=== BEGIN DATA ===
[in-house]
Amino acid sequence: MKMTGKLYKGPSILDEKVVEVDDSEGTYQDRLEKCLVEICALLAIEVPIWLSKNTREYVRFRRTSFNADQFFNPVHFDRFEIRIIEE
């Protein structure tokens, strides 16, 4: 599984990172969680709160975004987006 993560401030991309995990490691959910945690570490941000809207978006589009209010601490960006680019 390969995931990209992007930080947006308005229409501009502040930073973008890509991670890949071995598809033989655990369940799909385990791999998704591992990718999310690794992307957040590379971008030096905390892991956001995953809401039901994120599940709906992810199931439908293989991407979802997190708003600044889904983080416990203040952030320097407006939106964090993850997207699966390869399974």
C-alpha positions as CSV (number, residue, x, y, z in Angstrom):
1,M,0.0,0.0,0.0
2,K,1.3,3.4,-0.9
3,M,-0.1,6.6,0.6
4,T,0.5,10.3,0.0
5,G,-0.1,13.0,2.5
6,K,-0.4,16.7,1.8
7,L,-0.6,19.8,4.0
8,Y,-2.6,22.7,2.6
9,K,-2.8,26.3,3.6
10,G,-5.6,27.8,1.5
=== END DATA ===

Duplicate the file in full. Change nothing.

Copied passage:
[in-house]
Amino acid sequence: MKMTGKLYKGPSILDEKVVEVDDSEGTYQDRLEKCLVEICALLAIEVPIWLSKNTREYVRFRRTSFNADQFFNPVHFDRFEIRIIEE
């Protein structure tokens, strides 16, 4: 599984990172969680709160975004987006 993560401030991309995990490691959910945690570490941000809207978006589009209010601490960006680019 390969995931990209992007930080947006308005229409501009502040930073973008890509991670890949071995598809033989655990369940799909385990791999998704591992990718999310690794992307957040590379971008030096905390892991956001995953809401039901994120599940709906992810199931439908293989991407979802997190708003600044889904983080416990203040952030320097407006939106964090993850997207699966390869399974």
C-alpha positions as CSV (number, residue, x, y, z in Angstrom):
1,M,0.0,0.0,0.0
2,K,1.3,3.4,-0.9
3,M,-0.1,6.6,0.6
4,T,0.5,10.3,0.0
5,G,-0.1,13.0,2.5
6,K,-0.4,16.7,1.8
7,L,-0.6,19.8,4.0
8,Y,-2.6,22.7,2.6
9,K,-2.8,26.3,3.6
10,G,-5.6,27.8,1.5